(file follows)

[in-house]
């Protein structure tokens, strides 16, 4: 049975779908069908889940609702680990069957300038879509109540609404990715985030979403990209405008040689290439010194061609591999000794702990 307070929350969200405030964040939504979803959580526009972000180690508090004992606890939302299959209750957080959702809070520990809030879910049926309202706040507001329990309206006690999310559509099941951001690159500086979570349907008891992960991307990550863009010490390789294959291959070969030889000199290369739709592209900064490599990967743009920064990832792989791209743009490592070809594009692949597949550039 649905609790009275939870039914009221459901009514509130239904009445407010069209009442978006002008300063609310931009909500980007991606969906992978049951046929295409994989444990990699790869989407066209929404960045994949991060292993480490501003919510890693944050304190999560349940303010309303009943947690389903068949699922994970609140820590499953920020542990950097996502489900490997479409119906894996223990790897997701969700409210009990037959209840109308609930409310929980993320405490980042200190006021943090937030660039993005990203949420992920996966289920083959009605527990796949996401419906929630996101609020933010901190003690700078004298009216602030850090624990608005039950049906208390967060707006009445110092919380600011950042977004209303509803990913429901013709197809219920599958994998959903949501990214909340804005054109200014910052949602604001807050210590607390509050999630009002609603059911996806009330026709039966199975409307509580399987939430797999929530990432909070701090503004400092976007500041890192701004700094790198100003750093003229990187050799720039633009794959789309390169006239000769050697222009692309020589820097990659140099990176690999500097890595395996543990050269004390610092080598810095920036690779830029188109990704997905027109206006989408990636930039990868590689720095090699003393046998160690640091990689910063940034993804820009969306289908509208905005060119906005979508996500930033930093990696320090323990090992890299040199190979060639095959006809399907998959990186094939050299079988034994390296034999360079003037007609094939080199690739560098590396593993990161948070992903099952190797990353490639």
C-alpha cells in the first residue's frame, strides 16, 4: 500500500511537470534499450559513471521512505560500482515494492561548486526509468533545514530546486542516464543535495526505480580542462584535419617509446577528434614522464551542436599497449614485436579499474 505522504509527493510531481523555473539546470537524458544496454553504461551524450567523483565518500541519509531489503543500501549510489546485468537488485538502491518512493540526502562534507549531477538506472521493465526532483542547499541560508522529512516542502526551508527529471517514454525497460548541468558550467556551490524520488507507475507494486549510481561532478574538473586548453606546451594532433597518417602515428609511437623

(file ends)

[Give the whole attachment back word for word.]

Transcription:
[in-house]
């Protein structure tokens, strides 16, 4: 049975779908069908889940609702680990069957300038879509109540609404990715985030979403990209405008040689290439010194061609591999000794702990 307070929350969200405030964040939504979803959580526009972000180690508090004992606890939302299959209750957080959702809070520990809030879910049926309202706040507001329990309206006690999310559509099941951001690159500086979570349907008891992960991307990550863009010490390789294959291959070969030889000199290369739709592209900064490599990967743009920064990832792989791209743009490592070809594009692949597949550039 649905609790009275939870039914009221459901009514509130239904009445407010069209009442978006002008300063609310931009909500980007991606969906992978049951046929295409994989444990990699790869989407066209929404960045994949991060292993480490501003919510890693944050304190999560349940303010309303009943947690389903068949699922994970609140820590499953920020542990950097996502489900490997479409119906894996223990790897997701969700409210009990037959209840109308609930409310929980993320405490980042200190006021943090937030660039993005990203949420992920996966289920083959009605527990796949996401419906929630996101609020933010901190003690700078004298009216602030850090624990608005039950049906208390967060707006009445110092919380600011950042977004209303509803990913429901013709197809219920599958994998959903949501990214909340804005054109200014910052949602604001807050210590607390509050999630009002609603059911996806009330026709039966199975409307509580399987939430797999929530990432909070701090503004400092976007500041890192701004700094790198100003750093003229990187050799720039633009794959789309390169006239000769050697222009692309020589820097990659140099990176690999500097890595395996543990050269004390610092080598810095920036690779830029188109990704997905027109206006989408990636930039990868590689720095090699003393046998160690640091990689910063940034993804820009969306289908509208905005060119906005979508996500930033930093990696320090323990090992890299040199190979060639095959006809399907998959990186094939050299079988034994390296034999360079003037007609094939080199690739560098590396593993990161948070992903099952190797990353490639």
C-alpha cells in the first residue's frame, strides 16, 4: 500500500511537470534499450559513471521512505560500482515494492561548486526509468533545514530546486542516464543535495526505480580542462584535419617509446577528434614522464551542436599497449614485436579499474 505522504509527493510531481523555473539546470537524458544496454553504461551524450567523483565518500541519509531489503543500501549510489546485468537488485538502491518512493540526502562534507549531477538506472521493465526532483542547499541560508522529512516542502526551508527529471517514454525497460548541468558550467556551490524520488507507475507494486549510481561532478574538473586548453606546451594532433597518417602515428609511437623